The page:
You want to know? To be honest with you, I was never into the Beatles. I just wasn't, there was some great songs they did. But personally, I was like, I was hanging out in the village in the mid 60s with lightning Hopkins and the spoonful will come in around so I enjoy their music. And, you know, I was with Richie Havens, Tim Hardin, I was hanging out with and, and Mike Bloomfield, you know, they started the whole Butterfield. And so I was like, involved with all these guys in the village at the time I was had an apartment down then, when the village was the village, in the 60s. And the Beatles thing, like I was talking a little Richard and he was he wasn't a Beatle fan at all, because he thought that, you know, Ringo was you know, if you ever had like, like, Ringo was the farthest thing away from a black drummer, you could find it was almost like, you know, too rigid form or too confusing for like, you know, to really get something going so but, you know, the stones were a little different story. You know, I had a little go with them, you know, but they did it for me. And, you know
Pete Fornatale 58:53
How did you find out that you were on the cover of Sergeant Pepper and what did that mean to you?
You mean what did it mean for them? That's why I think so, so much. You gotta humble guys. John Lennon. John Lennon. It's a you know, when you're from the Bronx, you gotta go for these things.
John Lennon loved Ruby baby, you know, he just and he took he actually took the photo off the cuff I met. I met John and George on 57th Street when they came in to do the madness. Carnegie Hall, one of the shows they did here for Sid Bernstein. And, and he liked, you know, where do you get that Ruby baby? He was like, he liked that song, you know? So I guess the, you know, somewhere they threw it on there. I never asked them.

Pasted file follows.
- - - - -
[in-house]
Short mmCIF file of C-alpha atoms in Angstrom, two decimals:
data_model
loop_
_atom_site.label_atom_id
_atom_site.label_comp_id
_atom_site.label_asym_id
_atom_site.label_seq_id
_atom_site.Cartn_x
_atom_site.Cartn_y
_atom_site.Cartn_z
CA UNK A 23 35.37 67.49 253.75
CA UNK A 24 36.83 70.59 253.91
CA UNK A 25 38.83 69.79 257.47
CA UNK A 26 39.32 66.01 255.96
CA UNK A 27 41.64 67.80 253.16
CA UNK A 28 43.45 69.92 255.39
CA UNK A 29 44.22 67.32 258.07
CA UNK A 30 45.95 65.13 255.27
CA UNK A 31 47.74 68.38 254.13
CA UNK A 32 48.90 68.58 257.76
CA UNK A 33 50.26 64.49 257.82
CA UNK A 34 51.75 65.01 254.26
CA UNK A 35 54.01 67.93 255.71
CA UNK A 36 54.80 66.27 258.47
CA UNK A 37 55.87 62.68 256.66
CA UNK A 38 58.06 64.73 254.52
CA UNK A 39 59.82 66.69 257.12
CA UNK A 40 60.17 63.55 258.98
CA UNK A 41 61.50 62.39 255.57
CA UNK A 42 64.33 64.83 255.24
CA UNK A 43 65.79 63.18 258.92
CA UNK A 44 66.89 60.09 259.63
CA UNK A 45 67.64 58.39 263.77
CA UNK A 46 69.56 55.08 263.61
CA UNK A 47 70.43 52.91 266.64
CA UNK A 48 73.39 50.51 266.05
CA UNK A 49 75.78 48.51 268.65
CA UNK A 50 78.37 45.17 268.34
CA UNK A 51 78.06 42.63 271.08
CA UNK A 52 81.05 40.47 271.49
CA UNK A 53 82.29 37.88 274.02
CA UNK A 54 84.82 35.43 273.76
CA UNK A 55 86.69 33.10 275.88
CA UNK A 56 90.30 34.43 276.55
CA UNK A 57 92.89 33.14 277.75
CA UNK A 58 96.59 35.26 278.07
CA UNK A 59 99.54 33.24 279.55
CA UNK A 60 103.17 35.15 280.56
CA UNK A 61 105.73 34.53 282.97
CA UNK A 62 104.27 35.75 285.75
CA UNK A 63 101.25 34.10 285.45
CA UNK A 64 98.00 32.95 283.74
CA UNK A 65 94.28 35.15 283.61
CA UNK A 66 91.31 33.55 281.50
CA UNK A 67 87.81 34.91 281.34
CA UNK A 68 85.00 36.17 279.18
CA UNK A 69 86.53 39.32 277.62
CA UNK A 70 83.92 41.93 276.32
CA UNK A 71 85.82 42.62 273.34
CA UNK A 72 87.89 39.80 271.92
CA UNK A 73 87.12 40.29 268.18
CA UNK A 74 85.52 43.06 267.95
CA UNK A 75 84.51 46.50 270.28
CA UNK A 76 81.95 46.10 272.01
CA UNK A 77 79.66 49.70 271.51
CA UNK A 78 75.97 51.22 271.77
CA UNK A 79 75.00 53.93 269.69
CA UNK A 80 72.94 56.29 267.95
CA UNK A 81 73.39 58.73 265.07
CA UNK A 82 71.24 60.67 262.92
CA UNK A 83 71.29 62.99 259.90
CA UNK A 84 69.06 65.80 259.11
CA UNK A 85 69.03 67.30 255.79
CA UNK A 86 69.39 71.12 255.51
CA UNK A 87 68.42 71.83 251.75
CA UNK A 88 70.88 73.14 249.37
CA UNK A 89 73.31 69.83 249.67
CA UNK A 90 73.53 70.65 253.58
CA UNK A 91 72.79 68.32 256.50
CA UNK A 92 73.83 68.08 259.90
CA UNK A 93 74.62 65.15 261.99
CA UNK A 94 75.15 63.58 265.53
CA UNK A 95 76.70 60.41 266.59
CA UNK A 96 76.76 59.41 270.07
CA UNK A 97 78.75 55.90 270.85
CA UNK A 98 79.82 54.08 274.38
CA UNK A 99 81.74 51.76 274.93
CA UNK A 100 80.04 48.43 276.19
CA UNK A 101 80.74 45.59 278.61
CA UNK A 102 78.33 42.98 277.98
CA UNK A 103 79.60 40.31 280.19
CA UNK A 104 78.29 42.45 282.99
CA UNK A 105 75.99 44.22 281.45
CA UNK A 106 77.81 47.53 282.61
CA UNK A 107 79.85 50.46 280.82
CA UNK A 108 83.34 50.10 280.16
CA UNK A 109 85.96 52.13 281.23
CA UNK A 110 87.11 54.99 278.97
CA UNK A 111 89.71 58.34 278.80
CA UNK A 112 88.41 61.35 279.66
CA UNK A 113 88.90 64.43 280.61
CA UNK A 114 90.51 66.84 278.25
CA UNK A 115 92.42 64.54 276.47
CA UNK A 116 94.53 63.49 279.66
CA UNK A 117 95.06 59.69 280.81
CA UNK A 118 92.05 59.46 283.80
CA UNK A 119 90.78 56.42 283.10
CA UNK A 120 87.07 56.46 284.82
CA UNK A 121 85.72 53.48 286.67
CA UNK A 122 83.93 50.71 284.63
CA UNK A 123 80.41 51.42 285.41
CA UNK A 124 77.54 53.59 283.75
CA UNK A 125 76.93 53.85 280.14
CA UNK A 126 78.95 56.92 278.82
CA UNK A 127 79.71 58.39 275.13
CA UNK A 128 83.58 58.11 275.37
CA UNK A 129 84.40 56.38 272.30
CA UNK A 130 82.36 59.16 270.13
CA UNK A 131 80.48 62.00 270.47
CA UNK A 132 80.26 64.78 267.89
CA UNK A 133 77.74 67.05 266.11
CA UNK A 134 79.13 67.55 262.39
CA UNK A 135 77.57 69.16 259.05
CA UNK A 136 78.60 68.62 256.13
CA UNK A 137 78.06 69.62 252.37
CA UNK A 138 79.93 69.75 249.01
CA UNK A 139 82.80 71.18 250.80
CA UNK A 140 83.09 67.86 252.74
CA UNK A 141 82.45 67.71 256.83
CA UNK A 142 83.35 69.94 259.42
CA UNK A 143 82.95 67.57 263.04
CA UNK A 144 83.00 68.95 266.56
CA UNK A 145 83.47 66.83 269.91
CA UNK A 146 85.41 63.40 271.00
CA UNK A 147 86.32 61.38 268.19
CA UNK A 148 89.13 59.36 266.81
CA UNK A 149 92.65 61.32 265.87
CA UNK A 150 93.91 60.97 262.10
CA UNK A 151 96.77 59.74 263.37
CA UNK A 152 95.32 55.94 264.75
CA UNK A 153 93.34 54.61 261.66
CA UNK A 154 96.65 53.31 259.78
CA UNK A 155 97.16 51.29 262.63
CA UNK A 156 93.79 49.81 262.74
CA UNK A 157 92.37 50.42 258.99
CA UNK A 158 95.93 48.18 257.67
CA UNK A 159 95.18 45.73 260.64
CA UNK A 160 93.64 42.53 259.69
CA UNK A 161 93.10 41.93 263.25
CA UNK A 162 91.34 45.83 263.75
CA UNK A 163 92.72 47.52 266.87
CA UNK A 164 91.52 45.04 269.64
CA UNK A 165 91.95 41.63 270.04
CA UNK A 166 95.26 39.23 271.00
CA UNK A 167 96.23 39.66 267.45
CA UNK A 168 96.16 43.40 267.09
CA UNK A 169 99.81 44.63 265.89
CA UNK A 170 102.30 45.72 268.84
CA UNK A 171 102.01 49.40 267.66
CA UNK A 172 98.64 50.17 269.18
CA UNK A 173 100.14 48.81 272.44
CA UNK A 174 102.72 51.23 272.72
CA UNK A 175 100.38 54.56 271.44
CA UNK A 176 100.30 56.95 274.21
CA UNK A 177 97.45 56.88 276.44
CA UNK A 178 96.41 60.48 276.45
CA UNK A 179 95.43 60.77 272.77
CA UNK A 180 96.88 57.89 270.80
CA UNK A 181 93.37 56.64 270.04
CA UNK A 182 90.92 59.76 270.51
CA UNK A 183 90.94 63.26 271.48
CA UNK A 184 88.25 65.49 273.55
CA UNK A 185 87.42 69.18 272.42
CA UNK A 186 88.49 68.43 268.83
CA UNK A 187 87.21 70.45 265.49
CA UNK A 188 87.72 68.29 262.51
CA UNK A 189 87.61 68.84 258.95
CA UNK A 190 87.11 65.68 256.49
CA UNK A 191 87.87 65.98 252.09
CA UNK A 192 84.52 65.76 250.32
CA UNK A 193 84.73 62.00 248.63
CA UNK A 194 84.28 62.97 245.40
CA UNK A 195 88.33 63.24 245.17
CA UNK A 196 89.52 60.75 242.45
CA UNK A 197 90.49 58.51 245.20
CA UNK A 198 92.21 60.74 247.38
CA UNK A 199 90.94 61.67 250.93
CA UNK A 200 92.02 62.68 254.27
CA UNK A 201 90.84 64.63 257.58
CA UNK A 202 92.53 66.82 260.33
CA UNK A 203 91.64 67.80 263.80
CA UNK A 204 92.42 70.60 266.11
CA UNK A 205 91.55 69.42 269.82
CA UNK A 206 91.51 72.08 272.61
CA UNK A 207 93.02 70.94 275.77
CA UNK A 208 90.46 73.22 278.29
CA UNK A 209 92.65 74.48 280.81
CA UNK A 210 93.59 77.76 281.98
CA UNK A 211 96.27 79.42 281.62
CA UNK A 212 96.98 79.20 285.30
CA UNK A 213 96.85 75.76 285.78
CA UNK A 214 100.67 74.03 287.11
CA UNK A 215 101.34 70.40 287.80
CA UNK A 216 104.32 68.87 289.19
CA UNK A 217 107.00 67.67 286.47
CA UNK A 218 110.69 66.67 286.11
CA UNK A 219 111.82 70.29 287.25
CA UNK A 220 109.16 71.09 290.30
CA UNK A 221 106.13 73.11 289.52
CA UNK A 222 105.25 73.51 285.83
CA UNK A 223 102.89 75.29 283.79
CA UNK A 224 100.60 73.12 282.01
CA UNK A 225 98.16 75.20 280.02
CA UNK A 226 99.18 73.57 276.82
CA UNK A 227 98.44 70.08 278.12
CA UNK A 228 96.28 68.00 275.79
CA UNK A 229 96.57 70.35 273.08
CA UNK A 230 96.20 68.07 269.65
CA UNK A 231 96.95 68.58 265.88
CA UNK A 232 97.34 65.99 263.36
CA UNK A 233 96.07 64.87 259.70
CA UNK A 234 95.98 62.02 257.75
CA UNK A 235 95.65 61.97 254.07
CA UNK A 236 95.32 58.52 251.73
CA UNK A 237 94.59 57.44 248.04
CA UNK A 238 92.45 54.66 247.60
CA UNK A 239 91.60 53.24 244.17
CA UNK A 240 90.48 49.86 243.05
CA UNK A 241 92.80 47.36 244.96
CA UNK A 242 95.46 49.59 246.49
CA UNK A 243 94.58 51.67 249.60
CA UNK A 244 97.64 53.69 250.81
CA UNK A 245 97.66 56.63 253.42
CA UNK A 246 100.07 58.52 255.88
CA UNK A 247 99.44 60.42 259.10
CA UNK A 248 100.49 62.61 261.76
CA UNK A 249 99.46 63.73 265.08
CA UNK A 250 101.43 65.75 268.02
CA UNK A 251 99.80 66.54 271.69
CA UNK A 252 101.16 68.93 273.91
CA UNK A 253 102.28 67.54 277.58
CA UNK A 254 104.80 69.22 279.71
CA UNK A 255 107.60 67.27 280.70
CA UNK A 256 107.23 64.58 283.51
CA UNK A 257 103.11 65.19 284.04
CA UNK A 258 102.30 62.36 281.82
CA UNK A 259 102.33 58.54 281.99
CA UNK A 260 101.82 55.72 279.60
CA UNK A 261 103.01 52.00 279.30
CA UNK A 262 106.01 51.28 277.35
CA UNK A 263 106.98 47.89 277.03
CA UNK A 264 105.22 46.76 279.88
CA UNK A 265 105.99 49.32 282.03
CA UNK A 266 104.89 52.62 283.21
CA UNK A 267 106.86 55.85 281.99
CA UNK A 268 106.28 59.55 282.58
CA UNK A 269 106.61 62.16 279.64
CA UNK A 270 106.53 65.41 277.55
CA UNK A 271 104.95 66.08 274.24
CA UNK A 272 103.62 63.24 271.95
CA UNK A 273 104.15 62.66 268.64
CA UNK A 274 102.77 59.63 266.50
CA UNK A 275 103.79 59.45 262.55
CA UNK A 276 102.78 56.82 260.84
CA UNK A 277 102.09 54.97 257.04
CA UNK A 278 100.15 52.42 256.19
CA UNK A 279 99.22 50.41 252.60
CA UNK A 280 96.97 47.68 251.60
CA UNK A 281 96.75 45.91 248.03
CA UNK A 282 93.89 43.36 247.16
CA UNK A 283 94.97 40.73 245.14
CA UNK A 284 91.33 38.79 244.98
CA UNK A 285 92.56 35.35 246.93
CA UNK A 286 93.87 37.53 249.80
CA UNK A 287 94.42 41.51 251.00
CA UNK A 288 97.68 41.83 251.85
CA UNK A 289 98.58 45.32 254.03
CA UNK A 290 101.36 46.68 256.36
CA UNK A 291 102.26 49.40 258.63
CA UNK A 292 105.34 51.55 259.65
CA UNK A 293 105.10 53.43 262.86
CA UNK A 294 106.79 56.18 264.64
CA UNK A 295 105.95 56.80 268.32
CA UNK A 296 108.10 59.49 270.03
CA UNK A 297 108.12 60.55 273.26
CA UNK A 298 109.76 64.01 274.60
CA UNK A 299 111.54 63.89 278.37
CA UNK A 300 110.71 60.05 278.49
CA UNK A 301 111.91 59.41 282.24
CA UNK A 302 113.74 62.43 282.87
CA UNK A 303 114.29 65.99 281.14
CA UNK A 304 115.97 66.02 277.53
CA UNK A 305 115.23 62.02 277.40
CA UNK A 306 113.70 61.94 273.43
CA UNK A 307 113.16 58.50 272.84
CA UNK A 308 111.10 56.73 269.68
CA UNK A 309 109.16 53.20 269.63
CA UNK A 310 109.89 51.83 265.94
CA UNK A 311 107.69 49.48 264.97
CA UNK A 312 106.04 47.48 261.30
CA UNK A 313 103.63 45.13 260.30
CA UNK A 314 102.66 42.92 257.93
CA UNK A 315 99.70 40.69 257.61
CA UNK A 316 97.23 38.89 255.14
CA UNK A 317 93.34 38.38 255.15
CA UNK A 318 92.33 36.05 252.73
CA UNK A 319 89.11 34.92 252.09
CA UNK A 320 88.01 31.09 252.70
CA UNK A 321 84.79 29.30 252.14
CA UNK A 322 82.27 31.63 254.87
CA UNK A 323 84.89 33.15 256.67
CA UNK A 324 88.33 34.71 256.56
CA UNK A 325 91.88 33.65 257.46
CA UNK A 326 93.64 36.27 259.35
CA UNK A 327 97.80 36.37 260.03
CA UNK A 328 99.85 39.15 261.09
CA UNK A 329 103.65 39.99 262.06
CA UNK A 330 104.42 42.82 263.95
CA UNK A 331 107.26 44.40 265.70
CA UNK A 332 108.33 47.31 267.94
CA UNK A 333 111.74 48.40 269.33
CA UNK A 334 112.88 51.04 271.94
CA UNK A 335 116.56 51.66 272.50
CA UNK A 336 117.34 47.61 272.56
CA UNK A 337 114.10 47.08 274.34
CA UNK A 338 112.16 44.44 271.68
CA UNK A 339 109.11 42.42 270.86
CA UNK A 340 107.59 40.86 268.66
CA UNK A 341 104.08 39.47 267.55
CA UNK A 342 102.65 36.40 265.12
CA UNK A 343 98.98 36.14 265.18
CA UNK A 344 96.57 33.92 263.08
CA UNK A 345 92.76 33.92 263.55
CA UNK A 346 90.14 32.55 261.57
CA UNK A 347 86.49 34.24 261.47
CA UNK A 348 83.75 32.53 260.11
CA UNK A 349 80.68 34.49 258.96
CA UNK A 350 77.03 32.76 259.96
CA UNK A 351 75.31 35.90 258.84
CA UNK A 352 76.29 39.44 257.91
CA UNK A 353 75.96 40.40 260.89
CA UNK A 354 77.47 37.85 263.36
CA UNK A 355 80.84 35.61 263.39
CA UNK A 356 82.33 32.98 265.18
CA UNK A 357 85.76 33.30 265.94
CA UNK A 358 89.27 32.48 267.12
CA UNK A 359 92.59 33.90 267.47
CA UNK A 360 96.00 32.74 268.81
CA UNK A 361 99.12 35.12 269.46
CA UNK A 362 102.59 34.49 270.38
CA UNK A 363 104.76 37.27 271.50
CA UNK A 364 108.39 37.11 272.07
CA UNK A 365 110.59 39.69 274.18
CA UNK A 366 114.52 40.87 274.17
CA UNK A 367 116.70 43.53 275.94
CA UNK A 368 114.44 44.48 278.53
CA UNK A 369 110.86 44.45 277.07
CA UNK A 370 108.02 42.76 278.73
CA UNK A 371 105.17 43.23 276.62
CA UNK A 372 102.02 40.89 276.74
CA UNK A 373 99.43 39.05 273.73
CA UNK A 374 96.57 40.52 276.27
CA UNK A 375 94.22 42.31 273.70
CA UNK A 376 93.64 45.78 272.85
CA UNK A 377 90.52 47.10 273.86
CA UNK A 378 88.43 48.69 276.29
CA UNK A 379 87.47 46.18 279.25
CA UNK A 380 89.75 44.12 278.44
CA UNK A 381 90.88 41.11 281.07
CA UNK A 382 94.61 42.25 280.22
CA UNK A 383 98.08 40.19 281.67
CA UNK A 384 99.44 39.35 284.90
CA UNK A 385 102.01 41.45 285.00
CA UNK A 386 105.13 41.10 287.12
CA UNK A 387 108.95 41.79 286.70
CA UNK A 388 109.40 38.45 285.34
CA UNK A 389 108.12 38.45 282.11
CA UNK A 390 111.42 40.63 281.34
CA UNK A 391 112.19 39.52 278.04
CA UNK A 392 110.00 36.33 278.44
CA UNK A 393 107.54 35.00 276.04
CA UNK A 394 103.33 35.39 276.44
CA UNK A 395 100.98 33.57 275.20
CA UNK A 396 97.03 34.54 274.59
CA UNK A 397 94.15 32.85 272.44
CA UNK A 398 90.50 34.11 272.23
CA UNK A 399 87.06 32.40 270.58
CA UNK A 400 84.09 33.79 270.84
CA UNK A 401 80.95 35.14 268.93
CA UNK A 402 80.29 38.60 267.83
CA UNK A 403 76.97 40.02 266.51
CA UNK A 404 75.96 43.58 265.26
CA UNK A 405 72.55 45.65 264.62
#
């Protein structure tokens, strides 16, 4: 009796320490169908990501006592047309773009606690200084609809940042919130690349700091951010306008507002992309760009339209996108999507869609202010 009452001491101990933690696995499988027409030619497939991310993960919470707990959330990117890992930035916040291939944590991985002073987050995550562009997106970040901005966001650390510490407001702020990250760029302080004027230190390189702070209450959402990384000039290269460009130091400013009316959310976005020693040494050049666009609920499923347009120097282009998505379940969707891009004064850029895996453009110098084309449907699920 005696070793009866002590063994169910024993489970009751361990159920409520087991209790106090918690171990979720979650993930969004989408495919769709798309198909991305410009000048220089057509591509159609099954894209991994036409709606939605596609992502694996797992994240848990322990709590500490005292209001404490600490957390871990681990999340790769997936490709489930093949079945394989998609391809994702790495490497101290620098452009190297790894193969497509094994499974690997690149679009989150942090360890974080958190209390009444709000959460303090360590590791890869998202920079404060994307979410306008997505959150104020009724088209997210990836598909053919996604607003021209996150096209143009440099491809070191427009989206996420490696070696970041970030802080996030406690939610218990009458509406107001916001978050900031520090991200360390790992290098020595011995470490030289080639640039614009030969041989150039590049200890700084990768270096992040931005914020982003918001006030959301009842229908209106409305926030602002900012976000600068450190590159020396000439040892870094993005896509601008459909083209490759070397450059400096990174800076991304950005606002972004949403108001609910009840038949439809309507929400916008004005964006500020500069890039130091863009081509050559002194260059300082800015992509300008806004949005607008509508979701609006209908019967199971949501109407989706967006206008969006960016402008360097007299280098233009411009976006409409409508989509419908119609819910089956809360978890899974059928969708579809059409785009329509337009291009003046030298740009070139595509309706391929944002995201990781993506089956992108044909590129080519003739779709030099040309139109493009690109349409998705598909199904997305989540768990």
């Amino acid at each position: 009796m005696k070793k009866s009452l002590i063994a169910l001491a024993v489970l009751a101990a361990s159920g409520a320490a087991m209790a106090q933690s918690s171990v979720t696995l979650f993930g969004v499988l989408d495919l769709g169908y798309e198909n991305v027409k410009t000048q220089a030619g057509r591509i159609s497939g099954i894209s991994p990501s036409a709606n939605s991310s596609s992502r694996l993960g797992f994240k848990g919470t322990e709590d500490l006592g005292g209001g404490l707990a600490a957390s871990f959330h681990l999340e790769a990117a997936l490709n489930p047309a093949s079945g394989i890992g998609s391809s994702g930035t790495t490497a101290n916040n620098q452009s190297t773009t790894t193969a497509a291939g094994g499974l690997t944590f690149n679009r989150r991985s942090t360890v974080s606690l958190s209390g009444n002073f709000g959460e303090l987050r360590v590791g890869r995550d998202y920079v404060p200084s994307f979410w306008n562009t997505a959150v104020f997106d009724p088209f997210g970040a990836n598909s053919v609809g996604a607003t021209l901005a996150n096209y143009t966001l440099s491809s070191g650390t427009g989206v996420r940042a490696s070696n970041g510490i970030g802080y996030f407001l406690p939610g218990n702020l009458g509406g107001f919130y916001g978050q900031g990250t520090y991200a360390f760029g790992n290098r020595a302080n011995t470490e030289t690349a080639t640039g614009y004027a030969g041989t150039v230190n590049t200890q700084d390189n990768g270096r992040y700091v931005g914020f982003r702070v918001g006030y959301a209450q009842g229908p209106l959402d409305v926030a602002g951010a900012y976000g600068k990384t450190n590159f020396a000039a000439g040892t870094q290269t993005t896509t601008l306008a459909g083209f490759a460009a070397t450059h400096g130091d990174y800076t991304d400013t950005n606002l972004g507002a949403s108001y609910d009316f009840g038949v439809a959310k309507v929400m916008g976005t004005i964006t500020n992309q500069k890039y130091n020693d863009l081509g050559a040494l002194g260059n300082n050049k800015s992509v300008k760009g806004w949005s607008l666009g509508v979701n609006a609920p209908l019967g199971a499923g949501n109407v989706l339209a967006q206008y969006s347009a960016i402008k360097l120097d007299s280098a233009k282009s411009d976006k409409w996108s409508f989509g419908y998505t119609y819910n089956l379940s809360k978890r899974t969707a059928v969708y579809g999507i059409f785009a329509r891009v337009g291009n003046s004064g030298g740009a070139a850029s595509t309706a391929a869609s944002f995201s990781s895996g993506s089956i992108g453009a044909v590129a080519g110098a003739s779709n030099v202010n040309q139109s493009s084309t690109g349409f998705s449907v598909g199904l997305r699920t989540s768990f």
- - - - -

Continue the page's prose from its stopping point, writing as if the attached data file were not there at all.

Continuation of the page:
Pete Fornatale 59:53
It's, you're in a very select, very select group. And yet just another one of those Those honors that have come your way just by doing what you do and being who you are. And end of story. We're at the point now where you've come out the other side of your personal problems, and reclaiming your rightful place in the music business. So the question here is, who is Dick holler? And why was he important in your life?
Well, he he brought me this little song, you know, when it was like... his email friend, Abraham candidum, and when he's gone, a lot of people but the good night, you know, it's like, and I thought, yeah, thanks. But it's I, you know, it sounded like a little, kind of an opportunist thing. And my wife said Dion, she said that, you know, that's a, that's a that's a gospel tune. It's talking about a state of love that does exist, and you have to work to make it real. You know, you know, and then I had somebody else, go ahead, you know, you could kill the dream of, but you can't kill the dream. And that's what that song I said, Whoa, ye. So I put, I got my guitar. And I put that arrangement to it. I'm gonna do the whole thing, because I don't have the whole thing but it's like....